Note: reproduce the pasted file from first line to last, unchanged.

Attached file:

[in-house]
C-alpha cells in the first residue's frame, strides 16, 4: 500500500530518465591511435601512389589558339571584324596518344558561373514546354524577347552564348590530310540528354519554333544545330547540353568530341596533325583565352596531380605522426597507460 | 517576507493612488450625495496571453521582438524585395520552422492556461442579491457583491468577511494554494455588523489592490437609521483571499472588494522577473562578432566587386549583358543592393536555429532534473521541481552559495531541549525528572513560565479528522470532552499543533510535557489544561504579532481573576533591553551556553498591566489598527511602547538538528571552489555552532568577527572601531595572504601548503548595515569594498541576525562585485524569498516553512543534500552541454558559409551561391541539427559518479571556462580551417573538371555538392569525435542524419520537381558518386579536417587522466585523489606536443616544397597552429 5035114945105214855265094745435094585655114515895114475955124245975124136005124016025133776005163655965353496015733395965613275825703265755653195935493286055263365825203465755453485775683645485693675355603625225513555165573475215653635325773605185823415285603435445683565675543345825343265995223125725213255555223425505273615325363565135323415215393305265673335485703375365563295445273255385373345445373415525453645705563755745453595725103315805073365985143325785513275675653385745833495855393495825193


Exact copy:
[in-house]
C-alpha cells in the first residue's frame, strides 16, 4: 500500500530518465591511435601512389589558339571584324596518344558561373514546354524577347552564348590530310540528354519554333544545330547540353568530341596533325583565352596531380605522426597507460 | 517576507493612488450625495496571453521582438524585395520552422492556461442579491457583491468577511494554494455588523489592490437609521483571499472588494522577473562578432566587386549583358543592393536555429532534473521541481552559495531541549525528572513560565479528522470532552499543533510535557489544561504579532481573576533591553551556553498591566489598527511602547538538528571552489555552532568577527572601531595572504601548503548595515569594498541576525562585485524569498516553512543534500552541454558559409551561391541539427559518479571556462580551417573538371555538392569525435542524419520537381558518386579536417587522466585523489606536443616544397597552429 5035114945105214855265094745435094585655114515895114475955124245975124136005124016025133776005163655965353496015733395965613275825703265755653195935493286055263365825203465755453485775683645485693675355603625225513555165573475215653635325773605185823415285603435445683565675543345825343265995223125725213255555223425505273615325363565135323415215393305265673335485703375365563295445273255385373345445373415525453645705563755745453595725103315805073365985143325785513275675653385745833495855393495825193